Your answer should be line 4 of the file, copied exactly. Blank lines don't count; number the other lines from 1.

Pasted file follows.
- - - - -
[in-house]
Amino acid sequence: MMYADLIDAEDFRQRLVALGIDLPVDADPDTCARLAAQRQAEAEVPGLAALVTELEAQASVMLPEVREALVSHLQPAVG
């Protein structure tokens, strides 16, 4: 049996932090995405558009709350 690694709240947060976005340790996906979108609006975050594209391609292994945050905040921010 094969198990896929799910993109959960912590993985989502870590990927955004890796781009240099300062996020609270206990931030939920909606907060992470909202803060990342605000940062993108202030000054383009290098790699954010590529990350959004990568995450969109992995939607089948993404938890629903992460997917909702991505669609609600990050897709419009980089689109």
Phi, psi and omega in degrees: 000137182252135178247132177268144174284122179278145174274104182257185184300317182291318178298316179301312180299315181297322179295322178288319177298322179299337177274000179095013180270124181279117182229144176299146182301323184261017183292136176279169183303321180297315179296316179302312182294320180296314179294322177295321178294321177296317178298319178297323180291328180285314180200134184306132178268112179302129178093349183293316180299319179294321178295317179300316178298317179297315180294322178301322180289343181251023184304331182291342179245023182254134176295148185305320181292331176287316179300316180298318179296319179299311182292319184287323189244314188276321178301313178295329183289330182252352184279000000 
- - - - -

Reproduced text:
Phi, psi and omega in degrees: 000137182252135178247132177268144174284122179278145174274104182257185184300317182291318178298316179301312180299315181297322179295322178288319177298322179299337177274000179095013180270124181279117182229144176299146182301323184261017183292136176279169183303321180297315179296316179302312182294320180296314179294322177295321178294321177296317178298319178297323180291328180285314180200134184306132178268112179302129178093349183293316180299319179294321178295317179300316178298317179297315180294322178301322180289343181251023184304331182291342179245023182254134176295148185305320181292331176287316179300316180298318179296319179299311182292319184287323189244314188276321178301313178295329183289330182252352184279000000 